This April marks 400 years since Shakespeare’s death. Numerous programs and performances are taking place in England and around the world. Chicago is staging 850 events and expecting 500,000 to participate, either as performers or visitors. http://www.shakespeare400chicago.com/
(The famed Martin Droeshout engraving was printed on the cover of Shakespeare’s first Folio, or first complete collection of his plays, printed in 1623.) (AP Photo)
William Shakespeare was born April 23, 1564, at Stratford-Upon-Avon in England. Fifty-two years later he died on that same day, in 1616. Shakespeare wrote over 38 plays and more than 150 long and short poems that have been translated into every language–including Esperanto and Klingon! His plays were staged with men and boys who played all the roles since that was the custom in Elizabethan England.
His plays include Romeo and Juliet, All’s Well That Ends Well, Hamlet, A Midsummer Night’s Dream, King Lear, and Macbeth.
For films on Shakespeare look in the library Databases for “Films on Demand” and search for a play.
Are you ready to start looking for a job, or finding a new one? Take some time to review your resume or CV. A CV, or Curriculum Vitae, is a summary of your career history, and the skills and experience you have gained in the past.
Readymade CVs: Winning CVs for Every Type of Job, from the Gale Virtual Reference Library, offers several ways to design a CV for a multitude of jobs, including management and creative positions, technical, clerical, and sales. It tackles situations such as returning to work, issues of age, unemployment, career change, and the computer-friendly CV, which is essential for any serious job seeker. Numerous examples appear in the book to illustrate sample CVs.
Readymade CVs is a handy online reference you can find by typing the title in the Library’s book catalog. From there you have online access either at the Library or from your home computer.
This reference traces the development of Arab women’s literature from the nineteenth-century through the end of the twentieth century, representing the countries of Lebanon, Syria, Egypt, Sudan, Iraq, Palestine and Jordan, Arab North Africa, Arabian Peninsula, and Yemen. Also included are bibliographies of works in English, French, and Arabic.
Arab Women Writers was published in 2008 by the American University in Cairo Press.
Learn about your heart and its diseases in the Encyclopedia of Public Health.
Heart concerns are one of the many topics covered by the library’s Encyclopedia of Public Health. This online resource features topics related to other diseases and conditions, health and wellness efforts, nutrition, ethics and law related topics and statistics, sanitation issues, and everyday environmental effects.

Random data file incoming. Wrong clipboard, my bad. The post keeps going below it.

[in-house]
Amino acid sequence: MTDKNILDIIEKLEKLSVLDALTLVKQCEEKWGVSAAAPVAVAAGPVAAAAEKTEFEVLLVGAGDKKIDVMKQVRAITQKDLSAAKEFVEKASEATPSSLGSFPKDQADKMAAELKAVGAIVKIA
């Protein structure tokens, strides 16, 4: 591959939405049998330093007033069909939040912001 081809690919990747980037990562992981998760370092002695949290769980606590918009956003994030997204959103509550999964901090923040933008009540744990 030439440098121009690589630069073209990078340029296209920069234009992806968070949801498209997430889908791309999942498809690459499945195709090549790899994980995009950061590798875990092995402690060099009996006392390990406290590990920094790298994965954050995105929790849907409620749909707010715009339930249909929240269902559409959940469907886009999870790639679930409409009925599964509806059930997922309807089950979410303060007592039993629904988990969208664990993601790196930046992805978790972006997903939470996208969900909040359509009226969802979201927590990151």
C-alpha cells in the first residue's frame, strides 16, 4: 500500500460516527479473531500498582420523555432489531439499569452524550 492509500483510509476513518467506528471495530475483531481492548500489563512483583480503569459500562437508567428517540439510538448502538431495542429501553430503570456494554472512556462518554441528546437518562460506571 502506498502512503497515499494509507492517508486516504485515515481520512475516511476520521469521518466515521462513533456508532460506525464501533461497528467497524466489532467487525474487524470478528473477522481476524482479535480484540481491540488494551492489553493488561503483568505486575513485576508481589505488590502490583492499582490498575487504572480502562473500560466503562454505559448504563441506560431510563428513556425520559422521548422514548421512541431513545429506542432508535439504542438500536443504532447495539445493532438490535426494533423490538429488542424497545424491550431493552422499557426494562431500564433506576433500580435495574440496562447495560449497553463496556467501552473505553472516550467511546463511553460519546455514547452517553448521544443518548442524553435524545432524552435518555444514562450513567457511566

For more information about heart disease click on the photo below.
Keep your heart healthy for Valentine’s Day!
Martin Luther King, Jr. Day will be celebrated on the Lisle campus as a day of service in honor of this important man who preached giving to others. Benedictine’s Day of Service is January 18th.
The library provides various resources on Martin Luther King, Jr. One resource is the Almanac listed below, featuring the following image.
The African American Almanac contains a range of historical and current information on African American history, society and culture. It includes coverage of such topics as: Africa and the Black diaspora; film and television; landmarks; national organizations; population; religion; science and technology; and sports.
Besides print and ebooks in the catalog, the library offers a number of videos featuring Martin Luther King, Jr. in the database, easily searchable by typing in King’s name. You can watch him speak at the march on Washington in March 1963.
Memorials and remembrances are held by the National Park Service and communities across the United States.
Did you follow the 2015 United Nations Climate Change Conference? Are you trying to make sense of environmental issues? Consider using this eReference to enhance your research.
This 2-volume set examines the philosophical and ethical issues underlying contemporary and historical environmental issues, policies, and debates. It covers concepts, institutions, topics, events and people, including global warming, animal rights, environmental movements, alternative energy, green chemistry, industrial ecology, and eco-sabotage.
Looking for primary sources on immigration and multiculturalism? Be sure to use Immigration and Multiculturalism: Essential Primary Sources.
This online resource, found by searching that title in the library catalog, provides approximately 175 full or excerpted documents from the 19th, 20th, and 21st centuries. These include speeches, legislation, magazine and newspaper articles, essays, memoirs, letters, interviews, novels, songs, and works of art—as well as overviews that place each document in context, not only for the United States but international as well.